WATCH: MMIW: Families walk to inquiry hearing on the Highway of Tears
The Gomery Commission found that about $100 million had been allocated to advertising and communications ﬁrms in Quebec as part of the Liberals’ sponsorship program—but was diverted back into the party’s pockets. Paul Martin, who had taken over prime ministerial duties from scandal-ridden Jean Chrétien, tasked the retired judge with the inquiry, promising a federal election when it concluded. “That put me, as commissioner, in the uncomfortable position of knowing that I was going to be determining the date of the next election,” Gomery says. “That seemed to me to be a heavy burden.”
Unlike the MMIWG inquiry, the Gomery Commission had no deadline. Instead, Gomery says, there was a self-imposed time frame of two years to determine what had happened and how to prevent it from happening again. Gomery notes it took six months of organizing before his commission could start hearing witness testimonies. “A commissioner starts with nothing but a piece of paper,” Gomery says. When it comes to the national inquiry into MMIWG, or any public process that struggles to meet its deadline, Gomery remains sympathetic. “Like any other citizen, I’m disappointed to see that,” he says. “You wonder if there are legitimate reasons for the delay and for the slowness, and very often there are.”
For Dennis O’Connor, who conducted inquiries into the deportation of Maher Arar to Syria and contaminated drinking water in Walkerton, Ont., the pressure of trying to get it done as quickly as possible, along with added red tape, was the greatest hurdle. In speaking with Maclean’s, O’Connor, the former associate chief justice of Ontario, did not want to comment on the national inquiry into MMIWG directly, instead choosing to discuss his own experience with the federal process. “We did it as quickly as we could,” O’Connor says, noting that neither of the inquiries he conducted had deadlines imposed by the government.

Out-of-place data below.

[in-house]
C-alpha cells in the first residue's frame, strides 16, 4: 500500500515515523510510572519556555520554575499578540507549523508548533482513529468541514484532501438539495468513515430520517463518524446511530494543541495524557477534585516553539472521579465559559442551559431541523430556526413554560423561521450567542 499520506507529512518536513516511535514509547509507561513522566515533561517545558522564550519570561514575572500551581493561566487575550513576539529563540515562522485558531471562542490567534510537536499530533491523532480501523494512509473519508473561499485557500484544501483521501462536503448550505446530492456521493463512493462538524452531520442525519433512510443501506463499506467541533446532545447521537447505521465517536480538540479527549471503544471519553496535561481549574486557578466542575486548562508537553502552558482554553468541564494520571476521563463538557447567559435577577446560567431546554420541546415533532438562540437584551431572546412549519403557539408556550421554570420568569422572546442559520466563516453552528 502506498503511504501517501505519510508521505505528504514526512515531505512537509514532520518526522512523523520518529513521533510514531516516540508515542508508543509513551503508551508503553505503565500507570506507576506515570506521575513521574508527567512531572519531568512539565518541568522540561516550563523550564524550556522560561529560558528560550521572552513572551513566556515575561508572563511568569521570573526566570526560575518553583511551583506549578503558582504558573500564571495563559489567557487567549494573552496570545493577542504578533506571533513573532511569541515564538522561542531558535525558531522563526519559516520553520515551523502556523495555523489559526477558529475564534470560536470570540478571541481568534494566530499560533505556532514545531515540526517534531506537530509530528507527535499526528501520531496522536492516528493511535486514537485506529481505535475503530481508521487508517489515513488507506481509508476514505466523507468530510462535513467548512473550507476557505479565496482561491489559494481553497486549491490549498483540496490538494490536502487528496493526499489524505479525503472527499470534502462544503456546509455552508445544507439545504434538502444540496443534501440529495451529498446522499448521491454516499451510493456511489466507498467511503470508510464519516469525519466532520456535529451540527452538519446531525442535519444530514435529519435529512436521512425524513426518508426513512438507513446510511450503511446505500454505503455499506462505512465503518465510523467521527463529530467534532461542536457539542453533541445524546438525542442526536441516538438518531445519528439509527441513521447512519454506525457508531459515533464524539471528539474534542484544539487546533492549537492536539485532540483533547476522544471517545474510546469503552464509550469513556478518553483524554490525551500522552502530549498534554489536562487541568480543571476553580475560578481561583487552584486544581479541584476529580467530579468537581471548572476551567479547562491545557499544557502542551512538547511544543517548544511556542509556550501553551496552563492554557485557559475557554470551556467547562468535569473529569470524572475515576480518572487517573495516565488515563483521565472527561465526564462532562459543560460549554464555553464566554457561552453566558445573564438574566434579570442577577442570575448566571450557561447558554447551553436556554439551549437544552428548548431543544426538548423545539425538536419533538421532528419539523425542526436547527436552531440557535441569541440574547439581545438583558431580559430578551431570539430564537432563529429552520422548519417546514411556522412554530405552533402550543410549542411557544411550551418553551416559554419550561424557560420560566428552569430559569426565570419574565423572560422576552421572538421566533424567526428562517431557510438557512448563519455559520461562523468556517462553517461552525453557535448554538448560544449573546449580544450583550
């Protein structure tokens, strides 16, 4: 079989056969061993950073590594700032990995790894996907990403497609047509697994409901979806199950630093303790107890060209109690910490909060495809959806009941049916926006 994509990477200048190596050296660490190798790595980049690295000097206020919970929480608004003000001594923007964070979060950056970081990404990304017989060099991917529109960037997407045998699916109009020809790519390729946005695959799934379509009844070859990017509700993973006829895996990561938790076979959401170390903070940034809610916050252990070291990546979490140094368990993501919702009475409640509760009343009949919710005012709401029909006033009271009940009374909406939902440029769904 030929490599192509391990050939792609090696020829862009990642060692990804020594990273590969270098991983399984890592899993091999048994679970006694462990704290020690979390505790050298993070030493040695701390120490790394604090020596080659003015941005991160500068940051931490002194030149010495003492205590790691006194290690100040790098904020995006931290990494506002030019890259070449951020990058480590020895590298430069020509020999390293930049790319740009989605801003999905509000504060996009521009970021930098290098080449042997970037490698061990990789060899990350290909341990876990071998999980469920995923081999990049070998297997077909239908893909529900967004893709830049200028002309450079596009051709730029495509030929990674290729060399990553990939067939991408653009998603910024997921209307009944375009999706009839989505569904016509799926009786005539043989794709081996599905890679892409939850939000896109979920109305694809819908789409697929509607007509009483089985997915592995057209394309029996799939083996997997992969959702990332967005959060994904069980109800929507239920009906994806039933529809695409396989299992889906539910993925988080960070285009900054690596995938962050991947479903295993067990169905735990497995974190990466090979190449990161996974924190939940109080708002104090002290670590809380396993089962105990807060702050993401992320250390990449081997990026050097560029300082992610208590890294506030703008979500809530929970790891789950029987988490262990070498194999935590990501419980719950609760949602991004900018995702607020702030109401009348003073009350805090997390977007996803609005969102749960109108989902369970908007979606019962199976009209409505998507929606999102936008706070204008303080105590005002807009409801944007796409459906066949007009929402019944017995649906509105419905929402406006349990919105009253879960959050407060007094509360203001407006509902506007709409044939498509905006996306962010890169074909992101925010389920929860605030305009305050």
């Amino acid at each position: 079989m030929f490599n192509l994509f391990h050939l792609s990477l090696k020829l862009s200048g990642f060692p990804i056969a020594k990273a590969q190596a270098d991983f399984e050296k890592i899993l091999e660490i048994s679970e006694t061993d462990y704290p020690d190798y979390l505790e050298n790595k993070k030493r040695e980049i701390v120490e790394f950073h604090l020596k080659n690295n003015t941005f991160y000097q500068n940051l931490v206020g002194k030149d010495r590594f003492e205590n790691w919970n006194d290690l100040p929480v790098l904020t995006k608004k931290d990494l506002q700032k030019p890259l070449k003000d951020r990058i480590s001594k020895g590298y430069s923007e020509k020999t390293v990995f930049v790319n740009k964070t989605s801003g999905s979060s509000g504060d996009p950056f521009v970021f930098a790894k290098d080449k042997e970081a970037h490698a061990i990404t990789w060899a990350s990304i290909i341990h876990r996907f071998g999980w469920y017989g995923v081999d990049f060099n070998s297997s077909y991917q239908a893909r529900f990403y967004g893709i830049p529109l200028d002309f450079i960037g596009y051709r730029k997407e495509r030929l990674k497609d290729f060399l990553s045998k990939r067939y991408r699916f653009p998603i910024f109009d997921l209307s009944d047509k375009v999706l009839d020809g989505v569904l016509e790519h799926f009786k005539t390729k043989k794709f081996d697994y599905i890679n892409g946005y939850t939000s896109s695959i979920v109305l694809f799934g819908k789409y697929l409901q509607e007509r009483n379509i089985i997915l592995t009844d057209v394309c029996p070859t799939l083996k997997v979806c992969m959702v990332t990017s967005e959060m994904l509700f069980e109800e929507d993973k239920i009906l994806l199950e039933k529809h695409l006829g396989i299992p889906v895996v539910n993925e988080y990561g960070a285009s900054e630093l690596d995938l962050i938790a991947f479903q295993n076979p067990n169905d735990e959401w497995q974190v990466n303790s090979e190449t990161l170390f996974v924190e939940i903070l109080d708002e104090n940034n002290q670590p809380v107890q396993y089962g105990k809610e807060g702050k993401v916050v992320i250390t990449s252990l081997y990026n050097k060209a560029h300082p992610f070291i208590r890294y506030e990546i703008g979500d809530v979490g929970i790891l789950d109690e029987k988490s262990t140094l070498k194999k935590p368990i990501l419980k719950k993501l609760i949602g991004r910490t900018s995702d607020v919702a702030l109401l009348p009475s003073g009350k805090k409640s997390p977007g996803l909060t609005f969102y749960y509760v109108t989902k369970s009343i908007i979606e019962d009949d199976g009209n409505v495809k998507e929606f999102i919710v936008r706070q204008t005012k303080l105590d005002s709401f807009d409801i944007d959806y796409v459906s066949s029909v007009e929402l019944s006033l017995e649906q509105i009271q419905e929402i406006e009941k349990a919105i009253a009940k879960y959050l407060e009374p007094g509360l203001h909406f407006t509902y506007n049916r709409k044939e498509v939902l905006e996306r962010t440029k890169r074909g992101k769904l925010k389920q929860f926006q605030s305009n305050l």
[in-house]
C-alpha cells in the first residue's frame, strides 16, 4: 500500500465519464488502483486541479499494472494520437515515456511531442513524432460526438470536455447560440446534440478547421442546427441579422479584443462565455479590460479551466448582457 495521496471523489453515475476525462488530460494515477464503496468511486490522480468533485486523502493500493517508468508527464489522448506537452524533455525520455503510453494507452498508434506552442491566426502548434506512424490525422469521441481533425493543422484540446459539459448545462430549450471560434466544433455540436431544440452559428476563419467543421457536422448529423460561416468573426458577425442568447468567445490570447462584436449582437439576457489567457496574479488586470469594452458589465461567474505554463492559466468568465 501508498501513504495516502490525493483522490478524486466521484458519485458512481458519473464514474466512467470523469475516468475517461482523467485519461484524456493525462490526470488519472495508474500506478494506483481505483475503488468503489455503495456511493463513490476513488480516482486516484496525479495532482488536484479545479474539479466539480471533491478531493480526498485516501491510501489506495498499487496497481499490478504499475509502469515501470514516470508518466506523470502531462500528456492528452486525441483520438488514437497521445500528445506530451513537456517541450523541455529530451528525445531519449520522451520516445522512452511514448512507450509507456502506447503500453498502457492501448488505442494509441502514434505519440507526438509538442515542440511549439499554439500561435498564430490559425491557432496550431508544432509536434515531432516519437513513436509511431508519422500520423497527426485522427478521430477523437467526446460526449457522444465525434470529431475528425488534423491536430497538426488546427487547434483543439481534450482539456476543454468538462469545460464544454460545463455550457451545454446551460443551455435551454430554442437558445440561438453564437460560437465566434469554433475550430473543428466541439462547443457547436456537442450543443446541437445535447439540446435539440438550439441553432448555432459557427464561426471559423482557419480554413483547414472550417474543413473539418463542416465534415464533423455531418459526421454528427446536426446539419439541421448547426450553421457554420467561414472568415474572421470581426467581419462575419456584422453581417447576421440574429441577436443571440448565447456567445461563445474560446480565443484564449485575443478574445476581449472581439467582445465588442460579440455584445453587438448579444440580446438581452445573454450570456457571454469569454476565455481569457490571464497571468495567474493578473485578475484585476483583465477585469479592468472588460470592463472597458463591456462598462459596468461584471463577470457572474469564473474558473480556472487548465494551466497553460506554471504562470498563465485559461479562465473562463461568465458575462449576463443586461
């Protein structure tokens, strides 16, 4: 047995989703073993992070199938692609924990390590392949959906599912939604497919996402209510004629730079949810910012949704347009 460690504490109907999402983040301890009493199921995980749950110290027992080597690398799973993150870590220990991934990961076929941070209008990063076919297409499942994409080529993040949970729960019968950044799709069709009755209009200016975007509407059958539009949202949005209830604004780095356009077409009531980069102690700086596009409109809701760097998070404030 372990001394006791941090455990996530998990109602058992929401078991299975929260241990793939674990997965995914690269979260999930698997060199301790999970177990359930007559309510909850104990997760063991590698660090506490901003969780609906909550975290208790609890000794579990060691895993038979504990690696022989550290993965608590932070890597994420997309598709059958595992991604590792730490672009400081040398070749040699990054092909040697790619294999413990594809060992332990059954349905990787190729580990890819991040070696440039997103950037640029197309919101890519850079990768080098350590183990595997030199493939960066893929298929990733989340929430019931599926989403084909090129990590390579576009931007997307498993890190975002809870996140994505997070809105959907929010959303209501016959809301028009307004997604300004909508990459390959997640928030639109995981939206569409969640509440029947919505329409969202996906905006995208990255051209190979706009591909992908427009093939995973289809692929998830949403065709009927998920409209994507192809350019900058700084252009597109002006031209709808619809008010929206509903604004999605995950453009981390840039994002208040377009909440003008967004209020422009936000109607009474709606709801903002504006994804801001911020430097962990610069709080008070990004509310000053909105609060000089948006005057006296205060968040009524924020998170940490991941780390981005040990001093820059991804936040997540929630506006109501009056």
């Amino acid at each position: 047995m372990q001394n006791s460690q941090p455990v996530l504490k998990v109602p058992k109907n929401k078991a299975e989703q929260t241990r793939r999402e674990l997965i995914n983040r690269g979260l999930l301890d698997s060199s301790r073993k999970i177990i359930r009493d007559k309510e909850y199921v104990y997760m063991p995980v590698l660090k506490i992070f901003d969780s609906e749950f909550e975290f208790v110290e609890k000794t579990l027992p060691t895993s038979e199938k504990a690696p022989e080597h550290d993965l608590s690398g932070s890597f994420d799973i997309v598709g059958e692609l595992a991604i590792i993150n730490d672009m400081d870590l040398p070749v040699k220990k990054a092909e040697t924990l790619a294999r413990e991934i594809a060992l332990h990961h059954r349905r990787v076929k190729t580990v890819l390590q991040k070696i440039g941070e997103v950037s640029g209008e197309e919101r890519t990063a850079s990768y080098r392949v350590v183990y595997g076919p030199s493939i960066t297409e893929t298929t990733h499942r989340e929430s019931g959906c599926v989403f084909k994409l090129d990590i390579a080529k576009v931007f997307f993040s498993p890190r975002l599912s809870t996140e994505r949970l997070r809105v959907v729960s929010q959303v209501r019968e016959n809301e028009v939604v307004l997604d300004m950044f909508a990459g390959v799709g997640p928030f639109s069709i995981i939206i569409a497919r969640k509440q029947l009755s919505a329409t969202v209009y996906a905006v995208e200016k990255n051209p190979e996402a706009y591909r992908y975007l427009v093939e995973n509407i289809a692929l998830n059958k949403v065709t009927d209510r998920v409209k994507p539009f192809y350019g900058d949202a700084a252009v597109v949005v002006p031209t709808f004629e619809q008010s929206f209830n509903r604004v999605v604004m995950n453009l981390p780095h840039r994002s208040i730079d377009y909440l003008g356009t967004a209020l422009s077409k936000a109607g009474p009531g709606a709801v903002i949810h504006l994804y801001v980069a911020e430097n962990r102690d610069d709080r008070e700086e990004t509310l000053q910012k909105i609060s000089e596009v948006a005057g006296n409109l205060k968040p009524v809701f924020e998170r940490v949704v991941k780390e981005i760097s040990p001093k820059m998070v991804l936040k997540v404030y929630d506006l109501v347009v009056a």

The experience of the MMIWG inquiry has also been compared to the sluggish ﬁrst-year of the Truth and Reconciliation Commission. In 2008, when the TRC was ﬁrst established with the mandate to examine the residential school system, conflict between the commissioners stalled—and nearly derailed—the project. A year later, in 2009, Anishinaabe judge (now Senator) Murray Sinclair was summoned to replace Harry LaForme as the new chair. Under Sinclair’s leadership, the TRC changed. He moved the commission’s headquarters from Ottawa to Winnipeg and sent the the original government team back to what was then called the department of “Indian Affairs.” He undertook legal action to obtain archival records. After earning the trust of residential school survivors, the commission heard testimony from more than 7,000 individuals. The reset allowed for new commissioners and a new start; thus far Buller has stressed she wouldn’t do the same.
Former commissioner Marilyn Poitras, who resigned this summer, doesn’t think it will matter whether or not the MMIWG inquiry meets its deadline in 2018 or receives more time to ﬁnish the job. “I am not optimistic that the report produced by the commission will bring the change that anybody hopes it will bring,” Poitras says. She left her position after believing the inquiry was heading toward a “colonial place”—excluding the likes of elders and women in prisons, shelters and young girls in foster care.
The success of this inquiry, she says, has already been established: that it exists at all. For Poitras, despite its shortfalls, the very existence of the inquiry has brought the world’s attention to the plight of Indigenous women and families. It’s a small victory, but she feels the ﬁnal report will not bring about any further change. “It’s not stopping Indigenous women from being trafﬁcked or pimped out. It’s not stopping the complete leak of children out of our communities,” she says. “It’s not stopping our women from being murdered.”